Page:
The convictions were the first in which representatives of a multinational firm were found culpable in a human rights trial in Argentina.
Activists hailed the sentences as a major step toward making amends for the cooperation that several businesses provided to the brutal junta that ruled Argentina from 1976 to 1983. Union leaders were among the tens of thousands of people sent to clandestine detention centers where suspected dissidents were arbitrarily detained, tortured and often killed.
Relatives of the 24 victims in the Ford case burst into applause in the courtroom as a judge read the verdicts.
A three-judge panel sentenced Pedro Müller, 87, then a manufacturing director at a Ford factory in Buenos Aires province, to 10 years, and Héctor Francisco Sibilla, 92, then the security manager at the plant, to 12 years for assisting in the kidnapping and torture of their colleagues.
The two executives “allowed a detention center to be set up inside the premises of that factory, in the recreational area, so that the abductees could be interrogated,” according to court papers.
The court also sentenced Santiago Omar Riveros, a former head of the army’s fourth battalion, to 15 years in prison. All the sentences can be appealed.
“We were able to show during the trial that the company benefited economically during the period and how it used the repressive arm of the dictatorship to get rid of people that bothered them,” said Marcelo García Berro, the prosecutor.
Of the 24 workers whose cases are detailed in the case, 17 were detained in their workplace and 11 are alive today.
“These weren’t people tied to the subversion or anything of the sort. They participated in the unions,” García Berro said.
Although the prosecution had requested sentences of 25 years, the victims’ lawyers said they were satisfied.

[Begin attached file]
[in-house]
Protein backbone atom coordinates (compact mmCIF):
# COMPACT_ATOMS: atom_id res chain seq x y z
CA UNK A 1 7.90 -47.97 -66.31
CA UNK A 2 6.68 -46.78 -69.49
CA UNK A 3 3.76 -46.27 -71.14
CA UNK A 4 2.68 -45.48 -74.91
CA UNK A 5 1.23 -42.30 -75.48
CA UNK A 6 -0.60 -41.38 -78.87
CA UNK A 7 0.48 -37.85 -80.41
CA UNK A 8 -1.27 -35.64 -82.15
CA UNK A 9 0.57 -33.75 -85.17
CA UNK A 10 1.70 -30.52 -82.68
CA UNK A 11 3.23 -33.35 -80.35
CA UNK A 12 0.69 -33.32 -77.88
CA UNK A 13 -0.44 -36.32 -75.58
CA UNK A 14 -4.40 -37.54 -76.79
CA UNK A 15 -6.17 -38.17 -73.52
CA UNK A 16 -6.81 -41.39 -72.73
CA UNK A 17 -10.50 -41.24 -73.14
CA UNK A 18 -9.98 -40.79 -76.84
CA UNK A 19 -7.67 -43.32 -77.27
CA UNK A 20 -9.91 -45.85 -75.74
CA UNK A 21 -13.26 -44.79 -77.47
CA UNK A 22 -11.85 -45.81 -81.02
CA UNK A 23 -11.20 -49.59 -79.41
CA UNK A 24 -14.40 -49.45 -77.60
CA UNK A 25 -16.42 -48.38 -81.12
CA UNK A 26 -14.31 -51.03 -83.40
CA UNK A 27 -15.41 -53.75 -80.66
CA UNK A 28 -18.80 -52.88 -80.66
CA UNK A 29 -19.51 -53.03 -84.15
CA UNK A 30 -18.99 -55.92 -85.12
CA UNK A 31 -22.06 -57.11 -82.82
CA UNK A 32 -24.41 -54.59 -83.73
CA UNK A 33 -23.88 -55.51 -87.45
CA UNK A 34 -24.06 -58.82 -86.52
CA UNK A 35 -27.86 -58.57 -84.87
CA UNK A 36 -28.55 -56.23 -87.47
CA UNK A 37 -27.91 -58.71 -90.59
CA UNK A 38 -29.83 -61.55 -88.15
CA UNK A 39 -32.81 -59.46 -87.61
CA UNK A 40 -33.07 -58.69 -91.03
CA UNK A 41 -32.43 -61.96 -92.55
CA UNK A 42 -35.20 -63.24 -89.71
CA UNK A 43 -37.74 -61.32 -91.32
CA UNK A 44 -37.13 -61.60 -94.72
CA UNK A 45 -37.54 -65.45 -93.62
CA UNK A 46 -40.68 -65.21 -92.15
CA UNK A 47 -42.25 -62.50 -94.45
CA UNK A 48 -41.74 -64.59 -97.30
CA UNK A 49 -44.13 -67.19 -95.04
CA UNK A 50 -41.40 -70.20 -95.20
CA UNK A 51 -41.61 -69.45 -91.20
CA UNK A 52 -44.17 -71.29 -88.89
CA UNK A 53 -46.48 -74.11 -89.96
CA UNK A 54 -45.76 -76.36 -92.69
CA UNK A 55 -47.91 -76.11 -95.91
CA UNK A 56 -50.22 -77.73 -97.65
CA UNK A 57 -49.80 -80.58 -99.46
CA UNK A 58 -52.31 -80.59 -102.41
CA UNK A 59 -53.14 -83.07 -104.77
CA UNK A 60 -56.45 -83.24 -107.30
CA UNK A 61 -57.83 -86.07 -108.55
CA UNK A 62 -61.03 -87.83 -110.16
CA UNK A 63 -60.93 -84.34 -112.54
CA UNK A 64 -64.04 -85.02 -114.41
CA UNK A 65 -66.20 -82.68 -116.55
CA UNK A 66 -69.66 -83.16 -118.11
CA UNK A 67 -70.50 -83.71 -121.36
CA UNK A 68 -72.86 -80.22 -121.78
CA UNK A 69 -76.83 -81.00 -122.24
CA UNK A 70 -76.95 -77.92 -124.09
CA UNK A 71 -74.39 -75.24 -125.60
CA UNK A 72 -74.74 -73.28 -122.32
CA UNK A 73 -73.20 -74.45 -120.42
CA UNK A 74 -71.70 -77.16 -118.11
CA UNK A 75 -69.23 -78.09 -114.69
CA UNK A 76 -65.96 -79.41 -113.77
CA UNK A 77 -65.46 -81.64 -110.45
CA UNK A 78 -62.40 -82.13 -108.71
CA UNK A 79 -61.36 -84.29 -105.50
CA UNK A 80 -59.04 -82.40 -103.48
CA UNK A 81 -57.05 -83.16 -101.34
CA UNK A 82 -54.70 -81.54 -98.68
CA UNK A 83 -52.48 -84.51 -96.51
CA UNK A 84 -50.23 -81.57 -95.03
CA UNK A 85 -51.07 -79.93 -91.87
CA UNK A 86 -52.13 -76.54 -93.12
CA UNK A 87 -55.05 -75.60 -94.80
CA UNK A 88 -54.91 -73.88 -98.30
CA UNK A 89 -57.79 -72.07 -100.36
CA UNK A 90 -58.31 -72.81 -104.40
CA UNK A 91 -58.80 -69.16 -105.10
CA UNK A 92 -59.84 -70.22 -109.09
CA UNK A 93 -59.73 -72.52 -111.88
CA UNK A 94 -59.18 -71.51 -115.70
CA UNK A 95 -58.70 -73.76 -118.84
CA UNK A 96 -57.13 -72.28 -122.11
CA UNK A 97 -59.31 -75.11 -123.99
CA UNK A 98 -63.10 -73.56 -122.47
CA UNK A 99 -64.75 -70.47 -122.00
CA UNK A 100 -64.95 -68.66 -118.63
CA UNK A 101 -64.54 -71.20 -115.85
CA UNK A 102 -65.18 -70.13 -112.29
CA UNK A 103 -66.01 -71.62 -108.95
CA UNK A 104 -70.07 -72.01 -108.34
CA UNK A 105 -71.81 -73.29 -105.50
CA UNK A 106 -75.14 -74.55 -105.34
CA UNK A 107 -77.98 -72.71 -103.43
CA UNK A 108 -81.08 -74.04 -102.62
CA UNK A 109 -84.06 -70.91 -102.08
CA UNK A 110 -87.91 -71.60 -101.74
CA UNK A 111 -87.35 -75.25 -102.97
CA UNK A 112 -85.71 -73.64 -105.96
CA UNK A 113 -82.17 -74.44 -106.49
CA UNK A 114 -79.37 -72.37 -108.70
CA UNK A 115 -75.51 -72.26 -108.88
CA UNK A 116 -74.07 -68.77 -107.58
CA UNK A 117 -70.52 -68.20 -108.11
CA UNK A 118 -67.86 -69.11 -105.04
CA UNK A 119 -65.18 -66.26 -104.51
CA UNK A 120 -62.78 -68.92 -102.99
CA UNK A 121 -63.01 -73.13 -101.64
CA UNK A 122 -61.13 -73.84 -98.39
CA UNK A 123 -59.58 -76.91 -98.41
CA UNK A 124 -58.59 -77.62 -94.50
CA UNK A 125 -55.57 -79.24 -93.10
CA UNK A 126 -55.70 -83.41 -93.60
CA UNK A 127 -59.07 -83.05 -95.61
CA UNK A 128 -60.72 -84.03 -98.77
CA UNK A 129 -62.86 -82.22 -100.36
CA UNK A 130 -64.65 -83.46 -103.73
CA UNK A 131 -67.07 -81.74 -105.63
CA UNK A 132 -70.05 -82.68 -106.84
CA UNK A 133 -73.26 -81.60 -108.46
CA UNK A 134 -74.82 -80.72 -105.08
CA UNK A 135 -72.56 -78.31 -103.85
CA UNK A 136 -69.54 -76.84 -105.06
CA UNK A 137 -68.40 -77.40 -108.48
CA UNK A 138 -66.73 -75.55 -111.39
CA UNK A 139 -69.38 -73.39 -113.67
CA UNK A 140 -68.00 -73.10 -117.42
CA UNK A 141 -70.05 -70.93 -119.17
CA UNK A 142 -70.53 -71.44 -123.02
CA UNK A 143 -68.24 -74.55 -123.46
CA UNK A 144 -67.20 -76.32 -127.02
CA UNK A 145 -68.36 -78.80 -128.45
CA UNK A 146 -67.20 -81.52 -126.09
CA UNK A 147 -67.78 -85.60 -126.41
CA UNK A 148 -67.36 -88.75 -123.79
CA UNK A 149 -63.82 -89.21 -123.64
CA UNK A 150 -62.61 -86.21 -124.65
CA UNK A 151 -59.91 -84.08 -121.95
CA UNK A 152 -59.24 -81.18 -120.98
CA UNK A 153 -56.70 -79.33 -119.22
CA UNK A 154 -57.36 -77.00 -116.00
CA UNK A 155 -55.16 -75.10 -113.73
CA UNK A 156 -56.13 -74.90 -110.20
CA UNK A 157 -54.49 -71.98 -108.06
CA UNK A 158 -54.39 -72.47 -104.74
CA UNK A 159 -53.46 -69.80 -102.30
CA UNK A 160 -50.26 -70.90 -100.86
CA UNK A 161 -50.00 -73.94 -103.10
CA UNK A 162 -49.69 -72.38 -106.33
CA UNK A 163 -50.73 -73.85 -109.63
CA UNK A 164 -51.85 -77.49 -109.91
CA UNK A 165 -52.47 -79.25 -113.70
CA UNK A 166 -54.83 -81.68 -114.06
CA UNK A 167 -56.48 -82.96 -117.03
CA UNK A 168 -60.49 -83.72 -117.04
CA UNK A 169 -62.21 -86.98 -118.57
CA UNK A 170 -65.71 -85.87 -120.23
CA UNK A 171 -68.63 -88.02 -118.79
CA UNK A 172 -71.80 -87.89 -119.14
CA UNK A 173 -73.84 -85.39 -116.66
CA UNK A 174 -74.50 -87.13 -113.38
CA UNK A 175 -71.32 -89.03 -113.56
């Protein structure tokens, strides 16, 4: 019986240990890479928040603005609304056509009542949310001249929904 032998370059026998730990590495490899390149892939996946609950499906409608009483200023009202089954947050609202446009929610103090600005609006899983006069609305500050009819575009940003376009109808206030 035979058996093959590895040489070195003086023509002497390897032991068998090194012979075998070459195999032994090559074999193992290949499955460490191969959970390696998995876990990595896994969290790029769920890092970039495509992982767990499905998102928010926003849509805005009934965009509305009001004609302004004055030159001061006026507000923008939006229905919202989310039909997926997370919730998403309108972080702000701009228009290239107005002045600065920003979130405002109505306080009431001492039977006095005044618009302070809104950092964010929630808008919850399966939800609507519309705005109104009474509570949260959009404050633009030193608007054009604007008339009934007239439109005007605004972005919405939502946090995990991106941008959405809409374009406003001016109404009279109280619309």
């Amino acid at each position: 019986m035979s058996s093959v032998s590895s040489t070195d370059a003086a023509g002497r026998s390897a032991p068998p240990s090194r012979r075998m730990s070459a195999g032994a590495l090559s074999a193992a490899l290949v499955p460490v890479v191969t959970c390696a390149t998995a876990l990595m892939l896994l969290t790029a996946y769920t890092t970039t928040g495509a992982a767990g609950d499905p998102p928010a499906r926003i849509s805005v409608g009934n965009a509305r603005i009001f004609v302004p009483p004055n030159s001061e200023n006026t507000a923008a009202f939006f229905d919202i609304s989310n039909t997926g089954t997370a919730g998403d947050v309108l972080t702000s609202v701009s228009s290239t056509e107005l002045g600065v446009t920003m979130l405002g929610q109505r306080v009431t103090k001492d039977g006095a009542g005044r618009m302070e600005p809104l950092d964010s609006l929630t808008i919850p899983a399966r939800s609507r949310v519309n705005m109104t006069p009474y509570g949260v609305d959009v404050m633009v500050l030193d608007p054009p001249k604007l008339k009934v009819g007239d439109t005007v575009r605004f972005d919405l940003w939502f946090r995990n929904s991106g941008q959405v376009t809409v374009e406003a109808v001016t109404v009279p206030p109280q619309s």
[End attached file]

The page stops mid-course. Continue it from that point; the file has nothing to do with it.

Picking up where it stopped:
“The sentencing of two company executives leaves no doubt that Ford was directly involved in committing crimes against humanity against workers, and that is historic,” said Elizabeth Gómez Alcorta, one of the lawyers.
Another one of the victims’ lawyers, Tomás Ojea Quintana, told Reuters that a lawsuit against the automaker may be filed in a federal court in the United States.
“It is clear that Ford Motor Co. had control of the Argentinian subsidiary during the ‘70s,” said Ojea Quintana. “Therefore, there is a direct responsibility of Ford Motor Co. and that might give us the possibility to bring the case to the U.S. courts.”
Ford said in a statement the company was “aware of the verdict about the supposed participation of ex-employees of the firm in events related to human rights in the ‘70s.” The company added that it “always had an open and collaborative attitude with judicial authorities supplying all the available information.”
Officials at Ford declined to comment further, noting that the sentences can still be appealed.
Argentina has done far more than its neighbors to punish former military officers and their accomplices for crimes committed during the dictatorships that became the norm in much of the region in that period.
As of September, Argentine courts had convicted 862 people among the more than 3,020 individuals charged for human rights abuses, according to the attorney general’s office. The vast majority of those convictions involved former military officers. Relatively few civilians who were complicit in grave abuses have been convicted.
Experts said Tuesday’s verdict marked a turning point because it made a clear link between the dictatorship and the persecution of union activists.
“This is the first time that Argentina convicts business executives for crimes against humanity relating to union activism,” said Victoria Basualdo, a historian who served as an expert witness in the case.
Many businesses saw the dictatorship “as the opportunity to resolve labor conflicts in a repressive manner and increase profits,” the Center for Legal and Social Studies, a human rights group in Argentina said in a statement. By giving material assistance to the dictatorship, “they became one more link in the structure of state terrorism.”
This article originally appeared in The New York Times.